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The net zero transition is not a silver bullet

Green industrial strategy could benefit some poorer communities, but it's no panacea for decades of underinvestment.

By Ross Mudie

This article was originally published as an edition of the Green Transition, New Statesman Spotlight’s weekly newsletter on the economics of net zero. See more editions and subscribe here.

The transition to a greener economy is one of the few big opportunities we have to level up the UK – or so we have heard. In the run-up to the general election on 4 July both of the main parties will argue that net zero could be pivotal to helping alleviate the UK’s persistent regional inequalities. The Labour leader Keir Starmer stated in a recent speech that “we can use the opportunity of clean energy to create jobs to deliver security and bring back hope to communities that got ripped apart by deindustrialisation in the 1980s”. But a new report by the Centre for Progressive Policy highlights that we might be wrong to assume that the economic opportunities of the green transition will be reaped primarily by poorer parts of the country.

Our report looks at where the country stands today on filling green jobs and where we need to be heading tomorrow. The “green skills gap” – the gap between the number of green jobs and the number of qualified workers available to fill them – is well known, and it is a binding constraint on the UK’s ability to develop green industries. Our analysis, which matches the skills of different “non-green” and “green” occupations based on how similar they are and maps this comparison across England and Wales, suggests that some parts of the country are far better placed than others to capitalise on the green transition.

We find that while there are some post-industrial areas – including coastal Cumbria, Lincolnshire, East Yorkshire, coastal East Norfolk, and Teesside – with a higher concentration of workers with the right skills to build green industries, they are the exception, not the rule. Indeed, there is no correlation between areas that suffer high deprivation or low productivity and areas with workforces that have high potential to transition into green jobs.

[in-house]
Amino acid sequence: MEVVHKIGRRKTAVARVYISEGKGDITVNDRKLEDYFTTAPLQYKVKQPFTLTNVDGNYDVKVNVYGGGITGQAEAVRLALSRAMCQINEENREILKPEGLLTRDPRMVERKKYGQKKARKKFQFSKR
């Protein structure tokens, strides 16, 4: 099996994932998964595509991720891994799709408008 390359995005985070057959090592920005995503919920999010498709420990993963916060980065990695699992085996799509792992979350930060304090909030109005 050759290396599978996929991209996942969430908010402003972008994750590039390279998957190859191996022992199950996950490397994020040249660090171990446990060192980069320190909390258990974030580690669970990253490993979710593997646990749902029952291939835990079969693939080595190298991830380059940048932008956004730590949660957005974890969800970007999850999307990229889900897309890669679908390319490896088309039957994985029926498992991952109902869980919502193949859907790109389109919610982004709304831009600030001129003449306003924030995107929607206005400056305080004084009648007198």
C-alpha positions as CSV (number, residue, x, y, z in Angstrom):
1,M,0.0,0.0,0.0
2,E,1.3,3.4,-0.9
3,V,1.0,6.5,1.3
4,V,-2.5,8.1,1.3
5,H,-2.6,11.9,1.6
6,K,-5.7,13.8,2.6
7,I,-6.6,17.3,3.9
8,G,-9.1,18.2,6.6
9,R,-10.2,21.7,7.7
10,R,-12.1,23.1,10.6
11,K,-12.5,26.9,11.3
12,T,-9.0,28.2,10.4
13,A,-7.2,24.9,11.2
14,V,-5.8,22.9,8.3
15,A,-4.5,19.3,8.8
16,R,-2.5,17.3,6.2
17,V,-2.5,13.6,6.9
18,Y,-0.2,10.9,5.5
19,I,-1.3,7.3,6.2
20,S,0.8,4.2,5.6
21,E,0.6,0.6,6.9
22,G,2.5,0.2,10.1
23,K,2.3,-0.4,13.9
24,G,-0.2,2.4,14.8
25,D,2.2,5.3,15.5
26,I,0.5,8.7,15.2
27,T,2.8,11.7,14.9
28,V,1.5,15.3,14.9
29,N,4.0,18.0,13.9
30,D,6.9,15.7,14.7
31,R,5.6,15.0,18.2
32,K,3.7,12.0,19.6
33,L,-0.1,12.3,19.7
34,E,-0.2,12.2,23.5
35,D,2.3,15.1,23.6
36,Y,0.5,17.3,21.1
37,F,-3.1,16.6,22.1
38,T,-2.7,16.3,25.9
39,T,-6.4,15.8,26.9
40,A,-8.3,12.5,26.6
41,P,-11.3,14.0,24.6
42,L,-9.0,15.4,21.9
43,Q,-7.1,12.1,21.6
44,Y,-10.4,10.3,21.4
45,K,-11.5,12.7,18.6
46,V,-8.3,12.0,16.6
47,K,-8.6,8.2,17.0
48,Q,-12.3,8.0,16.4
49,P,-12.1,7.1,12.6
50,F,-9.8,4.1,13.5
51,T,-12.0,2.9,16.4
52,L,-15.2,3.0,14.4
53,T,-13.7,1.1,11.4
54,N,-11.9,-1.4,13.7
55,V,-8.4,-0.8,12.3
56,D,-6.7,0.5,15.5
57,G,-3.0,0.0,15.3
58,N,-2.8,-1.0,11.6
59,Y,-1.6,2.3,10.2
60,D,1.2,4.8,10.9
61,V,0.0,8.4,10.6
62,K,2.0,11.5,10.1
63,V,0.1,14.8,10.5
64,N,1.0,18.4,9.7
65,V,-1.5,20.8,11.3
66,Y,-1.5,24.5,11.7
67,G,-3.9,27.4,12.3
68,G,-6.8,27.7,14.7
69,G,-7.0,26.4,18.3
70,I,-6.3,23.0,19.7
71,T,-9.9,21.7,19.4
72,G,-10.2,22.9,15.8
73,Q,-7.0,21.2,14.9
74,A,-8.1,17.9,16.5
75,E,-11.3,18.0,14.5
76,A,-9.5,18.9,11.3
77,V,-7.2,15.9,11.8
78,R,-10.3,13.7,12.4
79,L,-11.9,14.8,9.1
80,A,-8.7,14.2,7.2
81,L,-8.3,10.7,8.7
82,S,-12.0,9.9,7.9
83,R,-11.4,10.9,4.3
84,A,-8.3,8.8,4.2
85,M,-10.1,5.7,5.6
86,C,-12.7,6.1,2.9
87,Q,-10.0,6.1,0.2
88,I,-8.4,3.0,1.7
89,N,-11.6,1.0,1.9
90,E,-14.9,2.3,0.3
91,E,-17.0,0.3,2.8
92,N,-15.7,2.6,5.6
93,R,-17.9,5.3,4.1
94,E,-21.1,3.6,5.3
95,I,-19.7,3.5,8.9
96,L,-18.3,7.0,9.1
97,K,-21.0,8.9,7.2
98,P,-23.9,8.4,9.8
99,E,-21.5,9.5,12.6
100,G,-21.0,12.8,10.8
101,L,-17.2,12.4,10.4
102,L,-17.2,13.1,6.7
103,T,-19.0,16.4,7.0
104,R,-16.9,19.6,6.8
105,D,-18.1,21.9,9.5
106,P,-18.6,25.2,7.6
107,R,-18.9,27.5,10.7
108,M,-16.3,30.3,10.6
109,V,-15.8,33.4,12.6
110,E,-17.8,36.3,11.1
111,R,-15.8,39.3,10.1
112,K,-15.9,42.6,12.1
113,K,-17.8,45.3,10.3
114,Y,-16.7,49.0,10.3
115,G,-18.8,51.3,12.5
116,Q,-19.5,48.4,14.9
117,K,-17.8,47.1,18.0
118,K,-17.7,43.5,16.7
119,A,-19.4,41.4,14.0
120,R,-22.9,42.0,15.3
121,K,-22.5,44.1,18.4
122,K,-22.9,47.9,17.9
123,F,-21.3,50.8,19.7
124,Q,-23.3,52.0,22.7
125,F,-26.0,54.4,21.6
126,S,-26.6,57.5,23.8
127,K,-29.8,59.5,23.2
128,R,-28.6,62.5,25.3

We also find that many workers who could be most easily retrained into higher-paying, higher-productivity green jobs tend to live in areas that are already wealthy: the report identifies the City of London, South Cambridgeshire, Cambridge, Wokingham, and Richmond upon Thames as five of the areas best placed to train workers to develop green industries.

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But there may be hope for some poorer areas. We also identify what we call a relative pay effect for workers switching into green jobs. This means, to put it simply, there are some places – such as Nottingham, Blackpool, Barking and Dagenham, and Luton – where there are more workers with relevant skills who could earn a pay rise by switching into green jobs. This might provide a greater incentive for workers in these areas to change to green jobs, compared to other areas with lots of already well-paid workers – such as inner London, or Derbyshire’s wealthier manufacturing communities. The silver lining is that there is an opportunity to support workers in these areas to switch into better paying, good green jobs, wherever we can.

What does this mean for UK policymaking?

While the net zero transition may help “level up” some poorer communities, it is not a silver bullet for resolving regional economic divides.

To realise the potential of the net zero transition to help tackle regional inequalities, policymakers must be aware that different areas are starting from vastly different positions. A new green industrial strategy is needed, but a “one-size-fits-all” approach will not work. An approach that is blind to the huge variation in workers’ skills across different parts of the country risks the benefits flowing disproportionately to communities that are already well off.

We also need to hear much more detail from politicians about how they plan to reallocate workers across industries to support the growth of the green economy. Doing this will not be easy – and tough choices remain around which workers will be prioritised, where they currently live and work, and how we might target support. But over the next decade these are choices the government will have to make.

In addition, policymakers will need to think more about internal migration between regions, so that we can properly match potential green labour supply with demand.

Lastly, green jobs may not secure the economic future of all places, so any effective industrial strategy should seek to boost other emerging industries where necessary. The CPP report, Are we ready? Navigating the green transition in an age of uncertainty, is the first in a longer research programme looking at the economic transitions Britain faces over the next decade.

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